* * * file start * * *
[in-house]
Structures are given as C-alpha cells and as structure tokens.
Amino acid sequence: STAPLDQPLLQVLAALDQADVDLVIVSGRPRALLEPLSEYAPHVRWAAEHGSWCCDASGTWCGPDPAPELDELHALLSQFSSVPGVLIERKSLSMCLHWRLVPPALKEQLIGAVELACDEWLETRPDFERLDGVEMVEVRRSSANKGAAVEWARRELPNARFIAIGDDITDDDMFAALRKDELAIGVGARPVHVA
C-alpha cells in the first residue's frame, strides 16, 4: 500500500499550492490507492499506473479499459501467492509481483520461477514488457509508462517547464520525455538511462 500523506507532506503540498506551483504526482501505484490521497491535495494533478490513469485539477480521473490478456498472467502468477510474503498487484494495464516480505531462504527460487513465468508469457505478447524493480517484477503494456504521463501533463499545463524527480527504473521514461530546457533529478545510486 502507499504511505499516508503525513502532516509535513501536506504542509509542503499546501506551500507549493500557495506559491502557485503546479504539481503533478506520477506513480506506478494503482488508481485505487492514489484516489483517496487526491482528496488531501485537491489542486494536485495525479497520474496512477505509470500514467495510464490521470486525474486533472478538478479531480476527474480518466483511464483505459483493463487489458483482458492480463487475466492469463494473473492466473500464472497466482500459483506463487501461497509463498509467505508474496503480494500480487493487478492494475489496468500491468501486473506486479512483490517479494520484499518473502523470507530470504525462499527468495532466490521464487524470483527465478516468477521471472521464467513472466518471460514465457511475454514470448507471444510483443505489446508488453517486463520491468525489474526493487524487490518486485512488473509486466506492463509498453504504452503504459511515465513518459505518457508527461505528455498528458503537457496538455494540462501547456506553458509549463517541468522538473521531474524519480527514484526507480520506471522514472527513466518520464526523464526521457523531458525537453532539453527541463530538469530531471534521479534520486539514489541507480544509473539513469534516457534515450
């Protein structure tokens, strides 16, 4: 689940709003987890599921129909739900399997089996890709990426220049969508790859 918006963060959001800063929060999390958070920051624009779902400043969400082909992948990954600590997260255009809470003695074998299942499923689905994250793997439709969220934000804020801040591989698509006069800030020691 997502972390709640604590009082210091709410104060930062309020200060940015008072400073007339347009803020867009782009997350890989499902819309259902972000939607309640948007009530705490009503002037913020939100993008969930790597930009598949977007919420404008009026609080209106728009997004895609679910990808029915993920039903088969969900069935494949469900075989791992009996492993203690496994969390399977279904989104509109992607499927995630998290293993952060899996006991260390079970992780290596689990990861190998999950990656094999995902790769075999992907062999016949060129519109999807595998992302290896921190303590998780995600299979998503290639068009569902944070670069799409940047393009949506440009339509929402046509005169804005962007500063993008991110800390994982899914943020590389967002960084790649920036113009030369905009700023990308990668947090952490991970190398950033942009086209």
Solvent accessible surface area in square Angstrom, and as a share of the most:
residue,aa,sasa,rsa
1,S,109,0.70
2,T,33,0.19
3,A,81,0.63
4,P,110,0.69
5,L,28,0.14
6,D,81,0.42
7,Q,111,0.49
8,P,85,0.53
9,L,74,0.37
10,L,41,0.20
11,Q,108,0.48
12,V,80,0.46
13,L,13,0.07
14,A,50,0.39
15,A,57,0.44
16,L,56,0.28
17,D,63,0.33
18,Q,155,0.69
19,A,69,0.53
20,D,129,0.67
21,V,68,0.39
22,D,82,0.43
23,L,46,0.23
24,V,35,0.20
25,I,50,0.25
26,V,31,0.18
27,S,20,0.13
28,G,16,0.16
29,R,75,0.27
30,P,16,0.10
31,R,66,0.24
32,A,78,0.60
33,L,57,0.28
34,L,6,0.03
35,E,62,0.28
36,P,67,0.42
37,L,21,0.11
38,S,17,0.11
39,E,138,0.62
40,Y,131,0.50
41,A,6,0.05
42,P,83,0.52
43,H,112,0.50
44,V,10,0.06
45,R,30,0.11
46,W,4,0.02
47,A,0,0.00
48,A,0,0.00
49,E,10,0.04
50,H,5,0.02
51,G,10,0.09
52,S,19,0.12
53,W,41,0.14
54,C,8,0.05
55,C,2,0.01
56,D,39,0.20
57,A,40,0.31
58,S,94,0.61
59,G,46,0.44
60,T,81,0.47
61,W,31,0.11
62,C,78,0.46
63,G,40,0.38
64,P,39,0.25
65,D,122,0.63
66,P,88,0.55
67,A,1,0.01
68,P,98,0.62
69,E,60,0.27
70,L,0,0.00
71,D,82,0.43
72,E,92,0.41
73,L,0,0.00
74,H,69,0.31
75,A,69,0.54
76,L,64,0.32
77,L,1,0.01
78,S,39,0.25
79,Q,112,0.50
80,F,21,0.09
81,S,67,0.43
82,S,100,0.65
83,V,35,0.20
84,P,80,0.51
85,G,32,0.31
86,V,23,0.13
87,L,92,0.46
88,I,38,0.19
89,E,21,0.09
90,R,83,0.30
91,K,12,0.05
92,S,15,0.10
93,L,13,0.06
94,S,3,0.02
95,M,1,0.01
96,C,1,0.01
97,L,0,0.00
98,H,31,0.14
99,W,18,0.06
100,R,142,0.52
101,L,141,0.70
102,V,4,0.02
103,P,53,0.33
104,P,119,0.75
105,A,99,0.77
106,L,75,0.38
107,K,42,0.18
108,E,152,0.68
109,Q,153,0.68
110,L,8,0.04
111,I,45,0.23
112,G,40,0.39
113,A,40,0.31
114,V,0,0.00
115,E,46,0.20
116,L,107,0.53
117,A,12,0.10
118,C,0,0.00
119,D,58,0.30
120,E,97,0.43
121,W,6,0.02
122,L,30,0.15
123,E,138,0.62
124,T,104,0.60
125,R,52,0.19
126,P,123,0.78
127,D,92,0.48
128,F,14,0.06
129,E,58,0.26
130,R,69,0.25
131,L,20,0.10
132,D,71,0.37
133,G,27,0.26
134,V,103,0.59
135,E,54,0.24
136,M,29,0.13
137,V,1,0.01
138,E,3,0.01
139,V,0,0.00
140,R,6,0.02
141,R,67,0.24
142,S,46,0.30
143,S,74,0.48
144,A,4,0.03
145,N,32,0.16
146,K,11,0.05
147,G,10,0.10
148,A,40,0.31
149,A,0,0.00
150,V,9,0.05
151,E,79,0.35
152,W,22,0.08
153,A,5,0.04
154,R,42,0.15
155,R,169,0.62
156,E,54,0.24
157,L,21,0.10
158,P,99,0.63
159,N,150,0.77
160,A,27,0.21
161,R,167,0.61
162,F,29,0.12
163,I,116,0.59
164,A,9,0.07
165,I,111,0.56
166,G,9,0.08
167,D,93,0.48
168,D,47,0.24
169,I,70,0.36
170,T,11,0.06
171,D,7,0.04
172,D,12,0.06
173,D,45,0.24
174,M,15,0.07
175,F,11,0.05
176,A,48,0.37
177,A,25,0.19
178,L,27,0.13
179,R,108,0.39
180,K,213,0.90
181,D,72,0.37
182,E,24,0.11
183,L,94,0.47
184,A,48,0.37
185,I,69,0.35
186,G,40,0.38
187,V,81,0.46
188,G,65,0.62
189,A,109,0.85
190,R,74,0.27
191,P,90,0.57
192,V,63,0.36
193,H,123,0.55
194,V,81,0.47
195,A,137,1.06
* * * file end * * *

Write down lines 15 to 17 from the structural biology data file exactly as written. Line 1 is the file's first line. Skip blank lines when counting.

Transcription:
8,P,85,0.53
9,L,74,0.37
10,L,41,0.20